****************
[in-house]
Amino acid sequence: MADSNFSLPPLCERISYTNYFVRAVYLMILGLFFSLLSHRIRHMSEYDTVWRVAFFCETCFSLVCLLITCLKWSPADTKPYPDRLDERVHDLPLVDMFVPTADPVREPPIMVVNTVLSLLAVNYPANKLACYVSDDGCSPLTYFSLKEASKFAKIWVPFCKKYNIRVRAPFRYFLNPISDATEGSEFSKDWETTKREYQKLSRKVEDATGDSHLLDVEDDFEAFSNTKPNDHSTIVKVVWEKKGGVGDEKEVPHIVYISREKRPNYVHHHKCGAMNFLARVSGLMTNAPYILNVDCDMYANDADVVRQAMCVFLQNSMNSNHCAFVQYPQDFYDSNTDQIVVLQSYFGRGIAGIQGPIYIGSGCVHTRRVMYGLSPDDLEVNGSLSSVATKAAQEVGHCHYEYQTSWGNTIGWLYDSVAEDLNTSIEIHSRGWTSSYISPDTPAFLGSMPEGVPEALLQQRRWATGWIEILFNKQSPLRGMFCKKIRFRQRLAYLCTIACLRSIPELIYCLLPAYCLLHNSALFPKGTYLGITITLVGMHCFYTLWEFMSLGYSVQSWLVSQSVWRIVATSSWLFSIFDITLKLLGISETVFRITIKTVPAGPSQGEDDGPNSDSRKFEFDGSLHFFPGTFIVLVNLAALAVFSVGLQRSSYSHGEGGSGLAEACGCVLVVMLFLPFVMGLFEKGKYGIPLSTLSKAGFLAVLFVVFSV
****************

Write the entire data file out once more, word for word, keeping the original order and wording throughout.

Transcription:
[in-house]
Amino acid sequence: MADSNFSLPPLCERISYTNYFVRAVYLMILGLFFSLLSHRIRHMSEYDTVWRVAFFCETCFSLVCLLITCLKWSPADTKPYPDRLDERVHDLPLVDMFVPTADPVREPPIMVVNTVLSLLAVNYPANKLACYVSDDGCSPLTYFSLKEASKFAKIWVPFCKKYNIRVRAPFRYFLNPISDATEGSEFSKDWETTKREYQKLSRKVEDATGDSHLLDVEDDFEAFSNTKPNDHSTIVKVVWEKKGGVGDEKEVPHIVYISREKRPNYVHHHKCGAMNFLARVSGLMTNAPYILNVDCDMYANDADVVRQAMCVFLQNSMNSNHCAFVQYPQDFYDSNTDQIVVLQSYFGRGIAGIQGPIYIGSGCVHTRRVMYGLSPDDLEVNGSLSSVATKAAQEVGHCHYEYQTSWGNTIGWLYDSVAEDLNTSIEIHSRGWTSSYISPDTPAFLGSMPEGVPEALLQQRRWATGWIEILFNKQSPLRGMFCKKIRFRQRLAYLCTIACLRSIPELIYCLLPAYCLLHNSALFPKGTYLGITITLVGMHCFYTLWEFMSLGYSVQSWLVSQSVWRIVATSSWLFSIFDITLKLLGISETVFRITIKTVPAGPSQGEDDGPNSDSRKFEFDGSLHFFPGTFIVLVNLAALAVFSVGLQRSSYSHGEGGSGLAEACGCVLVVMLFLPFVMGLFEKGKYGIPLSTLSKAGFLAVLFVVFSV